GPS car service OnStar stops selling data upon Sen. Franken’s request
A week after Sen. Al Franken (D-Minn.) sent a letter to the GPS company OnStar asking that the company not track or sell customer location data, OnStar has decided to reverse course.
“While I’m pleased that OnStar reversed its policy, I still have questions about how that company and others are treating consumers’ location information,” Franken said in a statement Tuesday. “I also hope this spurs Congress to pass my location privacy bill to prevent situations like this in the future.”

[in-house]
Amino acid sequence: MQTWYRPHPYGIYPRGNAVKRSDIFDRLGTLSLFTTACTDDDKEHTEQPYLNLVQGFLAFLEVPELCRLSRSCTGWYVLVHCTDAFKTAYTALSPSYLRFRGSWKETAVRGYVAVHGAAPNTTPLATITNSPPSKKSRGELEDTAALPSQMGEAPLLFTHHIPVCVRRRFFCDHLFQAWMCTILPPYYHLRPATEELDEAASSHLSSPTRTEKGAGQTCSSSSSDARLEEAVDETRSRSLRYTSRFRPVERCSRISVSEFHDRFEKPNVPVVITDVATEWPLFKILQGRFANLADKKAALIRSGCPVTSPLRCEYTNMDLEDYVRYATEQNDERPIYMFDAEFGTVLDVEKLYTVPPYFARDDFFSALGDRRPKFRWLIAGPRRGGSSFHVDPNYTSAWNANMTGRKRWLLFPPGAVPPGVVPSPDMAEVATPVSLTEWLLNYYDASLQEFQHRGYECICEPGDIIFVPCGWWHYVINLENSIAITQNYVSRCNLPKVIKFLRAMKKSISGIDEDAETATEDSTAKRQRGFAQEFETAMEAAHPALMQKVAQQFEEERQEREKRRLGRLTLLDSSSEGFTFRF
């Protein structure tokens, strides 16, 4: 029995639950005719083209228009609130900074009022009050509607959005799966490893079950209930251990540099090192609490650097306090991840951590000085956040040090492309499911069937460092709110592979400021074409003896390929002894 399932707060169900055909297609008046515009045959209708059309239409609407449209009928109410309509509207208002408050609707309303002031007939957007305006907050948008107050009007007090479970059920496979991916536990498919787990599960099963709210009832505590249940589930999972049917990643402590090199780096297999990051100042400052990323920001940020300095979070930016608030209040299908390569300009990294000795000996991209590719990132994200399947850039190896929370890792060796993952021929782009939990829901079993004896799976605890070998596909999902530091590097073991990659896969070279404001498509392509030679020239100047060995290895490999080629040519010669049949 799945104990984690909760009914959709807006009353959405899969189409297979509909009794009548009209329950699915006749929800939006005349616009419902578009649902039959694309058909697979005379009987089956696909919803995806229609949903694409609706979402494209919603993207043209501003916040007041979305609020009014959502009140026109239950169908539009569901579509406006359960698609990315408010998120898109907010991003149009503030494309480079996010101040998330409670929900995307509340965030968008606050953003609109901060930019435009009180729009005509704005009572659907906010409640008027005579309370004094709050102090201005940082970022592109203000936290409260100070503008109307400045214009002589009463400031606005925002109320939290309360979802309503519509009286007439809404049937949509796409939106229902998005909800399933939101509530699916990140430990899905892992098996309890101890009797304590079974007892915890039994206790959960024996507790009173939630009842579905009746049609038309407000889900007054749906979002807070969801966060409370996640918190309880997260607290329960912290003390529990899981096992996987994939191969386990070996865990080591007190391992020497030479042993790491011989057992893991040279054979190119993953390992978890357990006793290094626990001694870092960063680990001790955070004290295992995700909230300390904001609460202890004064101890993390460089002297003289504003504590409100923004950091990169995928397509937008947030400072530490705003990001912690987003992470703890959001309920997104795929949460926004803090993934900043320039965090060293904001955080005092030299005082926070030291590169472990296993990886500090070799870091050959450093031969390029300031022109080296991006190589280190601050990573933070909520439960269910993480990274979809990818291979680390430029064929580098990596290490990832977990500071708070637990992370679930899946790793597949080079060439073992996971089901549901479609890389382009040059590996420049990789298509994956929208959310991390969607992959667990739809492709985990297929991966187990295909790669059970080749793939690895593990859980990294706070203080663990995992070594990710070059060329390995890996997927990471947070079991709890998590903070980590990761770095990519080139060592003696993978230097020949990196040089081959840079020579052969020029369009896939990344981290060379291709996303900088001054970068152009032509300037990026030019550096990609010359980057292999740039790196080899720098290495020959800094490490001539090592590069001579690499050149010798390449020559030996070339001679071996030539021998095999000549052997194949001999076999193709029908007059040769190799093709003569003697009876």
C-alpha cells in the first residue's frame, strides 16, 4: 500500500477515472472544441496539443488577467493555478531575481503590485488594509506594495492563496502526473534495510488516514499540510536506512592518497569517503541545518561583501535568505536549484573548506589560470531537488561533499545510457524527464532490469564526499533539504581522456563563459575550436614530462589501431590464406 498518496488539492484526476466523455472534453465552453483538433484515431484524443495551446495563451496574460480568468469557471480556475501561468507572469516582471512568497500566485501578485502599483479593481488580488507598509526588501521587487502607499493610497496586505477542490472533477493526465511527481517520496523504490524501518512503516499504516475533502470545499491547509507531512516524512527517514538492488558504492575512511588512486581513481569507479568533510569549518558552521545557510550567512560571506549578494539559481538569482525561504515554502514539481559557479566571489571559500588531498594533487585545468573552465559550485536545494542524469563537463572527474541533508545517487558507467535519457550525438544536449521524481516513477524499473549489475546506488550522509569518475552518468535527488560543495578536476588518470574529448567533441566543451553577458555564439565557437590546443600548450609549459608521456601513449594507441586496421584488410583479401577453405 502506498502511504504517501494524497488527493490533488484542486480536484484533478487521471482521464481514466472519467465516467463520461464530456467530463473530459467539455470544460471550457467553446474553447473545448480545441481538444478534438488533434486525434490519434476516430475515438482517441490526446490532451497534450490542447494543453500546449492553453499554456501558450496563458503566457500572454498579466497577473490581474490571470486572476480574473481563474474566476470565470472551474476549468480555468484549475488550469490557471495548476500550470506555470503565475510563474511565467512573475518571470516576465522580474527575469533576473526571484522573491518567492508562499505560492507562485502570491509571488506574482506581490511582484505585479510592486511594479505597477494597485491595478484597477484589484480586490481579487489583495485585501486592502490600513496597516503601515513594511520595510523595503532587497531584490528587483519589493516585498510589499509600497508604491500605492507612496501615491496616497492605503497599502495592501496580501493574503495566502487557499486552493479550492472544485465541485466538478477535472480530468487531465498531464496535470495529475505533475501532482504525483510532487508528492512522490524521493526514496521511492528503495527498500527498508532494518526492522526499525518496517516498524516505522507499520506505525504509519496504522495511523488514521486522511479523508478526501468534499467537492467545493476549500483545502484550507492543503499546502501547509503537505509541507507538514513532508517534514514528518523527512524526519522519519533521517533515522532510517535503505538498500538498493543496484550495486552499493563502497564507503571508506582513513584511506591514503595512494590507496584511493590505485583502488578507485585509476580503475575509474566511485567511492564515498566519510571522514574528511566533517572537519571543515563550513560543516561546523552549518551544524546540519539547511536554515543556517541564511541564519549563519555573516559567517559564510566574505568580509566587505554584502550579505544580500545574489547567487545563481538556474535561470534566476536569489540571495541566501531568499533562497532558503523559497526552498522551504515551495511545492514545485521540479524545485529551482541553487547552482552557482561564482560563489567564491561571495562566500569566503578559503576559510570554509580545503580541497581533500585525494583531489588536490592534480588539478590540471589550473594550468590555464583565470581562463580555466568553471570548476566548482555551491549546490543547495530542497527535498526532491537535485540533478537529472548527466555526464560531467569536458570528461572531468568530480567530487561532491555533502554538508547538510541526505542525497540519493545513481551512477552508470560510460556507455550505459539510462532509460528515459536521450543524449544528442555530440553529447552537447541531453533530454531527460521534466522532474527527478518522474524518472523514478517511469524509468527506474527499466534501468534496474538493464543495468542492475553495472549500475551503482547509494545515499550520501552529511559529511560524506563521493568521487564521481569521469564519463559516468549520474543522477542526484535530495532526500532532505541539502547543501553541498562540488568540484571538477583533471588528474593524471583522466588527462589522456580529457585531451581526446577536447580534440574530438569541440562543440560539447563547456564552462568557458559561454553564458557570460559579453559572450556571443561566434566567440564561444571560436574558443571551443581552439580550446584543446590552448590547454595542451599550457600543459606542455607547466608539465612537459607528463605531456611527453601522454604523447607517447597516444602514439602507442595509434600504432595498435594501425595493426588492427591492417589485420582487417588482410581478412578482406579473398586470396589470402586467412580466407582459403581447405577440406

Franken is the chairman of the U.S. Senate Judiciary Subcommittee on Privacy, Technology & the Law.
He has authored a bill that would require companies to get consumers explicit permission before tracking them or sharing their information.
The letter sent by Franken and U.S. Sen. Chris Coons (D-Del.) last week said OnStar’s actions appeared to violate customers’ rights:
“We believe that OnStar’s actions underscore the urgent need for prompt congressional action to enact privacy laws that protect private, sensitive information like location. In the meantime, we believe that it is the responsibility of corporate citizens like OnStar to take every step possible to safeguard the privacy of their customers.”